Young Chinese Fear Marriage
China’s marriage rate at record low as more young people, especially women, reject the institution
By Wang Zufang
Liu Ziyi, 24, and her boyfriend planned to go to the Civil Affairs Bureau in China on May 1 to get married. They had met at a Christmas party five years in university. Even when they lived together, they rarely quarreled. Friends teased the couple that they still looked like they had just fallen in love. Their families also approved of the match. Liu was excited to say yes when her boyfriend proposed.
But as the day drew nearer, Liu felt more and more uneasy and anxious. “I began to fear that a lot of things would happen after marriage. Are we really ready to get married now?” Liu asked herself.
A week before the wedding, she sent a message to her boyfriend: “I feel like I can’t register for marriage with you at the moment.”
Liu is not alone. In China and throughout Asia, an increasing number of young people, especially women, are feeling fear and resistance to marriage.
Source: Ministry of Civil Affairs
In China, the marriage rate is at a record low, according to statistics from the Ministry of Civil Affairs. And a 2016 survey by China Youth Daily reported that more than 60% of respondents said they were afraid of marriage.
“There are so many serious things to worry about. Paying for a house, having and raising a child, handling my job, supporting our parents and so on. I suddenly feel a lot of responsibilities and the pressure just overwhelms me,” Liu said.
Liu said she feels upset because her boyfriend doesn’t seem to understand her pain. “I don’t think he really realized the difference between being in love and getting married. I can’t just walk into a marriage like this,” Liu said and sighed.
Wang Qing, a counselor in Changsha, said that getting married means a person will face a huge change in life identity. Some people feel confused and anxious, and develop “pre-marriage anxieties,” which springs from a sense of responsibility about forming a new family.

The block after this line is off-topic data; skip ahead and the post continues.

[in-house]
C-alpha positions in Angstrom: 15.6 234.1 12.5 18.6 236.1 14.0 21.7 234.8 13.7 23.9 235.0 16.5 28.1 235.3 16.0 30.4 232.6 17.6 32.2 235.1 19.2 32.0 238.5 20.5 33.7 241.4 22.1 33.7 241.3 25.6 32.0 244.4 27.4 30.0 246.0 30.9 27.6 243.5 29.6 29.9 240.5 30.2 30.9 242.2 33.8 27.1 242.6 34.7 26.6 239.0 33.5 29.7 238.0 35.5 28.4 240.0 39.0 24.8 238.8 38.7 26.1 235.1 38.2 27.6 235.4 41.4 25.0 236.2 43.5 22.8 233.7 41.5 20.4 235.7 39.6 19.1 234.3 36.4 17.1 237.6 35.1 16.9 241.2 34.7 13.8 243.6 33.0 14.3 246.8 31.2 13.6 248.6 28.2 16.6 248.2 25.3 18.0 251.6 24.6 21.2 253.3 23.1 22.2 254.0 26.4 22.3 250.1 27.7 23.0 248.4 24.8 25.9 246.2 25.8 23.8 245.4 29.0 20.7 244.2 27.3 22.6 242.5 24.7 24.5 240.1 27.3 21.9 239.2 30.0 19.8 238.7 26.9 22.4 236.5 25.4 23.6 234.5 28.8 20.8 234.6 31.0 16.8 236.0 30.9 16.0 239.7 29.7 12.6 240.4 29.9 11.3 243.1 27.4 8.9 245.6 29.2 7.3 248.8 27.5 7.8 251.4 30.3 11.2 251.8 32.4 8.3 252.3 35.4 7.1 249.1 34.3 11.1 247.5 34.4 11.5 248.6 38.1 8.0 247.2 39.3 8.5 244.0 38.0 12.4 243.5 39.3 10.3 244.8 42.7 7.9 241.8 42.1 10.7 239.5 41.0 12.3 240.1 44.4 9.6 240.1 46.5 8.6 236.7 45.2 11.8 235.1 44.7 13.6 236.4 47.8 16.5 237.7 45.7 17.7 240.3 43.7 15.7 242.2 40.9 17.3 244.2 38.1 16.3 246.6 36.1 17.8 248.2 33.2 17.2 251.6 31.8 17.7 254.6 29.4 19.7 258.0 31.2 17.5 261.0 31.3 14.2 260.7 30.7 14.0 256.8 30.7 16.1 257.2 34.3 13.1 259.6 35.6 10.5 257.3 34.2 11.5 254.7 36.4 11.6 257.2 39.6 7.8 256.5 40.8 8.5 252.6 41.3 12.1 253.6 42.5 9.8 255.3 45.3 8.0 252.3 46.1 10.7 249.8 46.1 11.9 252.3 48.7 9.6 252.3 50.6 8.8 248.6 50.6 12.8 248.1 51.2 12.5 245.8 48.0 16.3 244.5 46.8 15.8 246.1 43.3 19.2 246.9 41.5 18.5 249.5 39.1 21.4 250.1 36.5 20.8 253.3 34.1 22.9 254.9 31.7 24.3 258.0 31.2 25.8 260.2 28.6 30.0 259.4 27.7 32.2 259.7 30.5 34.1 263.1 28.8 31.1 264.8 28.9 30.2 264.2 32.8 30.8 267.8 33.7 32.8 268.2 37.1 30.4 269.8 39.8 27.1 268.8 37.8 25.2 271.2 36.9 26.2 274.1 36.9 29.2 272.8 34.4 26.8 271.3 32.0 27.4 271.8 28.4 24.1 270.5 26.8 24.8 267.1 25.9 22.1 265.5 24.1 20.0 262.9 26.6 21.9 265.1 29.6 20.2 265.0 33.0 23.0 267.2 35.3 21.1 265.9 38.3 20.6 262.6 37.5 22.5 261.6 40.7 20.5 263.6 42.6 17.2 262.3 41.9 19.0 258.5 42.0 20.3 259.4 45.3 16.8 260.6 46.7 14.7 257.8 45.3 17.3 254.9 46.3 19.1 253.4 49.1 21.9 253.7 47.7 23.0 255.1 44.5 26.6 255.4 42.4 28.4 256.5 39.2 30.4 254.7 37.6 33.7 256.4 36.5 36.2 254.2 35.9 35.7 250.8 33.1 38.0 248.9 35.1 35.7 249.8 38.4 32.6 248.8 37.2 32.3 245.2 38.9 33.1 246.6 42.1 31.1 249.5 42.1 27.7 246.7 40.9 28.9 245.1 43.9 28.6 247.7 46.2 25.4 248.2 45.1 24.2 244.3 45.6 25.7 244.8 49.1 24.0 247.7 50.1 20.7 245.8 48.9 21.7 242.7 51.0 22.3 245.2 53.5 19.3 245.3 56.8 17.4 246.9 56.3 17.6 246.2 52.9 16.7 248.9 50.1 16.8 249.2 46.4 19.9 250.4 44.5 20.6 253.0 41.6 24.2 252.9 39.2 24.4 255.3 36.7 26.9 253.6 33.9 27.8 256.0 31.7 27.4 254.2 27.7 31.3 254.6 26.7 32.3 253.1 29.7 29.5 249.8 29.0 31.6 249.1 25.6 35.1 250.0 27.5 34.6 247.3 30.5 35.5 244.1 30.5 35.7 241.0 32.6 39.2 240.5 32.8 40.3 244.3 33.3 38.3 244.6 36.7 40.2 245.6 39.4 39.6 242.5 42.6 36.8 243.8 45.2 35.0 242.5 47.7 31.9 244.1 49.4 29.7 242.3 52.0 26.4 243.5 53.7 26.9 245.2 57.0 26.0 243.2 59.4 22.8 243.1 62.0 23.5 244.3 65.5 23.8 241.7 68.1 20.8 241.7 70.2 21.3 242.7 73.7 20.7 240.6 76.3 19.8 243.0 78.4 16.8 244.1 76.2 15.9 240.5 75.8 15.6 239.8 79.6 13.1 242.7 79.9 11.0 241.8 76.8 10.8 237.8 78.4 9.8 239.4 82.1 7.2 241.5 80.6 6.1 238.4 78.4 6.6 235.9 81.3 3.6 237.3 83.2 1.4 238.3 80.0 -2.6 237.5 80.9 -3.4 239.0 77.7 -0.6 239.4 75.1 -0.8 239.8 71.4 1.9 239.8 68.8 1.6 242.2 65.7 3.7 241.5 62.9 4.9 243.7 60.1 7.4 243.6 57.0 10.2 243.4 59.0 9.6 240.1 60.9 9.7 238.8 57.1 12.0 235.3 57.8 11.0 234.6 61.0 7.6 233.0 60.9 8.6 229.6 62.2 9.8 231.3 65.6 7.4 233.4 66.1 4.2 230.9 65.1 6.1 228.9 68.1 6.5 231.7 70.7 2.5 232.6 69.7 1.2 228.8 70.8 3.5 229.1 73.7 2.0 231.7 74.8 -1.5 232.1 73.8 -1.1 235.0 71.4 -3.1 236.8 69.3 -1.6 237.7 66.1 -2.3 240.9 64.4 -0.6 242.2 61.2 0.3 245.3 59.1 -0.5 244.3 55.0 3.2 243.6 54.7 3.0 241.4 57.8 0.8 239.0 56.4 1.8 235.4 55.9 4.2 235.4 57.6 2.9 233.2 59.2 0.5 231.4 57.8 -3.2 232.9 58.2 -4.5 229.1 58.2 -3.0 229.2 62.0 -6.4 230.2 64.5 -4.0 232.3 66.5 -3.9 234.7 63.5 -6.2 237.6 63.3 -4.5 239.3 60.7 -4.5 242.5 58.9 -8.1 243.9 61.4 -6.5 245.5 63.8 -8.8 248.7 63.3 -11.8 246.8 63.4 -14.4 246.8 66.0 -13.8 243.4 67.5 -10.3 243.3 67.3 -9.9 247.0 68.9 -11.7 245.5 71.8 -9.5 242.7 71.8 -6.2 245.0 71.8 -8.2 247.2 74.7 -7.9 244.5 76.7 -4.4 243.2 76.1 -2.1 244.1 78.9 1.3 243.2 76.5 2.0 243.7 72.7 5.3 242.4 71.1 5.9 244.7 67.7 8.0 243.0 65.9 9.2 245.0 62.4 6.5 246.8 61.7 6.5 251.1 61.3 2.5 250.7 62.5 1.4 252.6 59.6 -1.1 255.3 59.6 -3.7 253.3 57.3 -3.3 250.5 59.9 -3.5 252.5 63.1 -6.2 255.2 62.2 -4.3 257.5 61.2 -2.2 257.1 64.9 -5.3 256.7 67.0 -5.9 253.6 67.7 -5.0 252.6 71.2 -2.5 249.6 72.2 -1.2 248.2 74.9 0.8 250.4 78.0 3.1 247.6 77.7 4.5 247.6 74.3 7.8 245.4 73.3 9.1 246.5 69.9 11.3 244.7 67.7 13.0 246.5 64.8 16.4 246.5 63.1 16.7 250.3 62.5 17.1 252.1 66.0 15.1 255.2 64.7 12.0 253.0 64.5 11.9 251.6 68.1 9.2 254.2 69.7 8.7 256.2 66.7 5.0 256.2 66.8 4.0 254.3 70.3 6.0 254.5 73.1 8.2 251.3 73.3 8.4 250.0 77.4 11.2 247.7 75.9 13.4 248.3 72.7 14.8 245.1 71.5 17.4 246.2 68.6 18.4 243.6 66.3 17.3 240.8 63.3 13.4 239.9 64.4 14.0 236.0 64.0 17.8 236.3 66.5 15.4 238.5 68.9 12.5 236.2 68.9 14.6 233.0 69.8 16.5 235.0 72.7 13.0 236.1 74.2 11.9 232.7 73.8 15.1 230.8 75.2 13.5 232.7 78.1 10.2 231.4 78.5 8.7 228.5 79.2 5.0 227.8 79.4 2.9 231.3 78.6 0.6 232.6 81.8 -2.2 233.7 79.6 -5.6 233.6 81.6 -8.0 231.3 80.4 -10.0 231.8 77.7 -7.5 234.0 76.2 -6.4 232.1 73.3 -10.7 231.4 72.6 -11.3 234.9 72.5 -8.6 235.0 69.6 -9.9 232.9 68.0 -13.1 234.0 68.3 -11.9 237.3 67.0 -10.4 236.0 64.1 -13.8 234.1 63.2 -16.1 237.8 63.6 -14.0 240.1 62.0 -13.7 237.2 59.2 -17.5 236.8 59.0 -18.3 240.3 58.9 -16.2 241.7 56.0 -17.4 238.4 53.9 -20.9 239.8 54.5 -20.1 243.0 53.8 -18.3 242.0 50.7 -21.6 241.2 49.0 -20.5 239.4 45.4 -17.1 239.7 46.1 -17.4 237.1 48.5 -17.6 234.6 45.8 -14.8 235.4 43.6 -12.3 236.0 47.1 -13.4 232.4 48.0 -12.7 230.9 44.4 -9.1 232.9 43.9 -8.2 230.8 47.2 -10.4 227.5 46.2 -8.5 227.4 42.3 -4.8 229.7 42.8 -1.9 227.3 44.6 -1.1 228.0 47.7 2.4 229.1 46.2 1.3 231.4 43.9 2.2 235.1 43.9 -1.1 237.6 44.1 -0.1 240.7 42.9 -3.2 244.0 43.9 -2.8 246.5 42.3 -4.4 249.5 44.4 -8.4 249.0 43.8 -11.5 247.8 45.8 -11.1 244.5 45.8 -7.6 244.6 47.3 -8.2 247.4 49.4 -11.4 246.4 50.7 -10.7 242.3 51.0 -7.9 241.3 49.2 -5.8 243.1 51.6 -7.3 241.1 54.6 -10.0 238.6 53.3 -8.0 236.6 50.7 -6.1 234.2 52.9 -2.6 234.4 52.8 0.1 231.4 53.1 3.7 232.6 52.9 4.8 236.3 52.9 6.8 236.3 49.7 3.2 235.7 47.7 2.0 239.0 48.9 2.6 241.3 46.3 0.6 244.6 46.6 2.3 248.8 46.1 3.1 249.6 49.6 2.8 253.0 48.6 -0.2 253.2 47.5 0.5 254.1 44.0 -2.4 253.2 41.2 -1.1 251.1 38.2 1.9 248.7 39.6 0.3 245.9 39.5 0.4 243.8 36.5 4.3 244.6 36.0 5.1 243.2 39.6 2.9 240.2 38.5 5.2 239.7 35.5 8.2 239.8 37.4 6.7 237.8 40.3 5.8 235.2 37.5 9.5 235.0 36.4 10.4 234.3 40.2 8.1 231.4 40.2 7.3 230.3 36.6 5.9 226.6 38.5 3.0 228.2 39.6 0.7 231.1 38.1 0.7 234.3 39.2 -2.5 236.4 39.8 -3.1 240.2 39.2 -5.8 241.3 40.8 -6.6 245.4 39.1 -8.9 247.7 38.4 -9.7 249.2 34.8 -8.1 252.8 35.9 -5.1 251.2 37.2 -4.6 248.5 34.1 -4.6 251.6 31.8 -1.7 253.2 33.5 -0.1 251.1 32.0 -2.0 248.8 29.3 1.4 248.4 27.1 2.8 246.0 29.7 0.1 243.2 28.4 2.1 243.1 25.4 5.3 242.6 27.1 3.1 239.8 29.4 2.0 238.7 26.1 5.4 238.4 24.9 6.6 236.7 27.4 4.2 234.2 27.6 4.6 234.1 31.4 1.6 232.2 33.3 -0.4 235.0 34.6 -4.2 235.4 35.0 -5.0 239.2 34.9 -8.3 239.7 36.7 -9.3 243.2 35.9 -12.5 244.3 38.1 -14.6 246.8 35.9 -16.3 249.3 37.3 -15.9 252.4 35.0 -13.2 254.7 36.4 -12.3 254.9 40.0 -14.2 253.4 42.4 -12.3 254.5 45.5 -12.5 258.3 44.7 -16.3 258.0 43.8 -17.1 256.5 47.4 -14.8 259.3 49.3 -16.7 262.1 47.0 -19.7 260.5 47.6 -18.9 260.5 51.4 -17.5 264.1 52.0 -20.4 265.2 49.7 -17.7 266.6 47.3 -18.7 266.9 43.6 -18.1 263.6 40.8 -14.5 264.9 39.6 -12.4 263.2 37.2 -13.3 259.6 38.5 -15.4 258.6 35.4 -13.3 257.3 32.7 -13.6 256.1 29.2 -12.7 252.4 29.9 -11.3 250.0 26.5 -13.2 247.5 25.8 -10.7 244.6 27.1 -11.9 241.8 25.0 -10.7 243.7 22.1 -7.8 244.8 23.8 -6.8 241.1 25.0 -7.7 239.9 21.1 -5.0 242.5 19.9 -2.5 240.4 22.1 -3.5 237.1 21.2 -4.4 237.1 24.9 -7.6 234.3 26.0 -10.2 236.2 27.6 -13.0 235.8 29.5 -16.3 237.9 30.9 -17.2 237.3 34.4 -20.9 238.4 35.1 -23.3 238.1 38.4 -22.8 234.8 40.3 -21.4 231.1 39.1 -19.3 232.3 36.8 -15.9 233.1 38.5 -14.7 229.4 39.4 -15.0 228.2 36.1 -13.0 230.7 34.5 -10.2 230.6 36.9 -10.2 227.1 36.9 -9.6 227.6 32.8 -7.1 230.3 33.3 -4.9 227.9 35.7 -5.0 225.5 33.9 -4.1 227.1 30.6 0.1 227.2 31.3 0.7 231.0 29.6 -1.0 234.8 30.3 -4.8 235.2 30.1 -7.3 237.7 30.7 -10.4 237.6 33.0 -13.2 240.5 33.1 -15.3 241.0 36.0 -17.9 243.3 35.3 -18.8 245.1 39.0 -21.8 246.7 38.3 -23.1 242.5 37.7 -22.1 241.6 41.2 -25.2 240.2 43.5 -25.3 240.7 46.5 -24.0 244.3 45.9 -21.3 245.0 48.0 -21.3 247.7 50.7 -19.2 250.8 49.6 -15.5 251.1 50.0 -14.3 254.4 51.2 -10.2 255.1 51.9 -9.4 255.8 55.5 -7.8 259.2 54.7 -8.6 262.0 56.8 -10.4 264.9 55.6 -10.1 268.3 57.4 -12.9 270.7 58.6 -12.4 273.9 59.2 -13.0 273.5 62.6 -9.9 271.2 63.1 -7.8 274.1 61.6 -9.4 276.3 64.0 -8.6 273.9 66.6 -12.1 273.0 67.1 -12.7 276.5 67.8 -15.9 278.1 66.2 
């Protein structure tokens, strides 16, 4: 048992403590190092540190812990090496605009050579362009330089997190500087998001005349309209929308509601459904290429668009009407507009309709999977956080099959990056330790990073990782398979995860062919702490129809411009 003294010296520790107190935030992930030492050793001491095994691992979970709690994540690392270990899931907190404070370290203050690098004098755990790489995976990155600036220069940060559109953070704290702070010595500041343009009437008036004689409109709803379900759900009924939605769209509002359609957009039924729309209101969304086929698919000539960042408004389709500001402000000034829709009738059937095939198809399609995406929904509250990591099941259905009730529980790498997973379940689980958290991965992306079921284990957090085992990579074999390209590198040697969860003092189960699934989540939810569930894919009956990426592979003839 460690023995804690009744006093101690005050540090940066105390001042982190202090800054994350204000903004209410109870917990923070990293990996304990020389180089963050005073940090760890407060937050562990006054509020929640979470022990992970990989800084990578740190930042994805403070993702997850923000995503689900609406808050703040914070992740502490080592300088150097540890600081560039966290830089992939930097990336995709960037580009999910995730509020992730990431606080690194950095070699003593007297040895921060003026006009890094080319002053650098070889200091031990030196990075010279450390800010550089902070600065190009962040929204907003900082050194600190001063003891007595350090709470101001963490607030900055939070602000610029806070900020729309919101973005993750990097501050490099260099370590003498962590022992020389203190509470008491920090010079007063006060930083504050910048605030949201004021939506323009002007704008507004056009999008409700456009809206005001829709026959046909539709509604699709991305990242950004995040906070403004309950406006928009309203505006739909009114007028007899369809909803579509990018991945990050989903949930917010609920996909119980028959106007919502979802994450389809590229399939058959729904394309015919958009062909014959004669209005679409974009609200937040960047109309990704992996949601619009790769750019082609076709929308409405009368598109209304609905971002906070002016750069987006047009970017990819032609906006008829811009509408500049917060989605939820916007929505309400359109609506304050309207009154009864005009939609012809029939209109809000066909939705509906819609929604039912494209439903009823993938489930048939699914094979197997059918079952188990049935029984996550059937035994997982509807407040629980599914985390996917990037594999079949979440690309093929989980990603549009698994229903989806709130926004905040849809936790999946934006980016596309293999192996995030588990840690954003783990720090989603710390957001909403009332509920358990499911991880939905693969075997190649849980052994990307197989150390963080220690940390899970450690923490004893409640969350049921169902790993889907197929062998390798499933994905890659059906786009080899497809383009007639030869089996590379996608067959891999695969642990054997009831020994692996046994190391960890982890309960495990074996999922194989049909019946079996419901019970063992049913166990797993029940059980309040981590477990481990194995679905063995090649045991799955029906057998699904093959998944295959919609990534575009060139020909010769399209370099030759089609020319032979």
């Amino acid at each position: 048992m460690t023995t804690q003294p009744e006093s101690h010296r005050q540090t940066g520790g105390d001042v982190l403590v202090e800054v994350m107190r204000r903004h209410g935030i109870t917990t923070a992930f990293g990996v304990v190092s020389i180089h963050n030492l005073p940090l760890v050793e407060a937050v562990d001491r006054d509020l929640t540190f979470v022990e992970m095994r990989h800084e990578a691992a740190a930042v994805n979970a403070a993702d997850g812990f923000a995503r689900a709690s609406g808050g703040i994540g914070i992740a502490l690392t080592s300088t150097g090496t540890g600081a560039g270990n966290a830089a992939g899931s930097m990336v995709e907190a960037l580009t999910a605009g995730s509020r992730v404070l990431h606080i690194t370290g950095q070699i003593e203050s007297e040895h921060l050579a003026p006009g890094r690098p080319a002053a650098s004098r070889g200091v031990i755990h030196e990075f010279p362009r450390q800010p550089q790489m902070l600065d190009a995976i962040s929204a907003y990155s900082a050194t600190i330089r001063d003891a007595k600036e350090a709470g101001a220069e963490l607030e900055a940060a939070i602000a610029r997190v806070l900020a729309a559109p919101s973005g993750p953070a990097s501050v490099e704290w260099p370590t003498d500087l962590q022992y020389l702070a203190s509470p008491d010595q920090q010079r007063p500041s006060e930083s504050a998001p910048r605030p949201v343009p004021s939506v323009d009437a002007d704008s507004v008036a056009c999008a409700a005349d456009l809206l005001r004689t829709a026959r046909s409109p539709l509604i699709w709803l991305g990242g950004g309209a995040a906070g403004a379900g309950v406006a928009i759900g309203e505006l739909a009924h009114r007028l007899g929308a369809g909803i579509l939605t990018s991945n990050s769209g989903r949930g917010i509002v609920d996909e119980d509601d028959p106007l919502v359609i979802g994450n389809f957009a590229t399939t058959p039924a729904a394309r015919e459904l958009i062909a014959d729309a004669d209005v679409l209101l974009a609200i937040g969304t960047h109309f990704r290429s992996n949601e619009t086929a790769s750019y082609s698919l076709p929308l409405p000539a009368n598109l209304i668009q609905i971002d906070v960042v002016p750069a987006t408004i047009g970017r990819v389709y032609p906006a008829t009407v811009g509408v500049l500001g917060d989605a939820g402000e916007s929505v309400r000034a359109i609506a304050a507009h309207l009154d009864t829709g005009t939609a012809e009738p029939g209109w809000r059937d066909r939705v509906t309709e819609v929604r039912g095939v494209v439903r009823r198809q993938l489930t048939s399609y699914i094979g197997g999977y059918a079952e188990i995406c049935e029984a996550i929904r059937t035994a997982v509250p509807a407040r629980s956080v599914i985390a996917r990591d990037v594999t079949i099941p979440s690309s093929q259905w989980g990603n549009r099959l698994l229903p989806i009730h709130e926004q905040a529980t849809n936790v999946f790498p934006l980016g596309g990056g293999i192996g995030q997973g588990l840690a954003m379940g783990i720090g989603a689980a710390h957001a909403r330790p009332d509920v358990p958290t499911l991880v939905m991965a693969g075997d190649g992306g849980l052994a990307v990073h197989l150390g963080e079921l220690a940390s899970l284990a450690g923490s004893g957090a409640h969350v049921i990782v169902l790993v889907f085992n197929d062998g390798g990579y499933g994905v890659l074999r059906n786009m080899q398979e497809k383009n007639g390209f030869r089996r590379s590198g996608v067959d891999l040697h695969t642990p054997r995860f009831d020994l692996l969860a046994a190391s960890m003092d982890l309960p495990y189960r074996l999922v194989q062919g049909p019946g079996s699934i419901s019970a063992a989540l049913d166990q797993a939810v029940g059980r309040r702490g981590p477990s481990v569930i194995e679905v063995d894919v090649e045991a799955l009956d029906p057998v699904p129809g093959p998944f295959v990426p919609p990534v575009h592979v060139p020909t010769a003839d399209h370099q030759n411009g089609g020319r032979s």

“It was reasonable and responsible to give careful consideration to marriage,” said Wang. “Actually, their fear is rooted in the desire for marriage,” she said.
Li Yang, 33, from Harbin, graduated from a top university in China and now works for a foreign company in Guangzhou. Li said the most common question she gets is “Why haven’t you gotten married?”
“Marriage will only drag me down,” she said.
Li said her life is full and happy. She is happy with her job, and in her spare time, she goes to the gym, does cosmetology and plays drums. On holidays, she travels with friends or alone.
“Marriage inevitably requires a lot of effort from both sides. But I still have a lot of goals to chase. I don’t want to be tied down by family, husband or children,” Li said.
More women are studying and working which creates financial and spiritual independence, said Sun Hao, a marriage and family counselor in Beijing.
China’s female labor participation rate in 2018 was 60.9%, ranking second in Asia, according to the Asia-Pacific Economic Cooperation.
But despite the gains made by women, traditional values for women create pressure. “It’s still very unequal,” Sun said.
Li said many of her married female friends rush to pick up children after work, cook, do housework and quarrel with their husband or mother-in-law every day. “These friends are the living signs telling me not to get married,” she said.
Chloe Zhao, 20, said she will not get married young. “Marriage is really the tomb of love, and there is no permanent love in the world,” Zhao said.
Zhao said she grew up in a family that quarreled and she often cried when her parents fought. When she was older, she said her parents just stopped talking. “The dead silence at dinner made me feel really pained,” Zhao said.
“I’ve seen the worst part of marriage, and I will never step into the same trap,” said Zhao.
While uncertainty about the choice of a life partner is considered normal, psychologists call an extreme fear of commitment “gamophobia”.
Wang said that many people like Zhao are deeply influenced by their family background and lose confidence in marriage in their youth. Young people should face their true selves and find the exact source of pressure, she said.
Young people are still in the stage of self-exploration, Sun said, adding that when their value system has developed, they might think differently.
“Don’t magnify the anxiety of marriage, and don’t belittle the problems that may arise,” Wang said.
Marriage will only drag me down.
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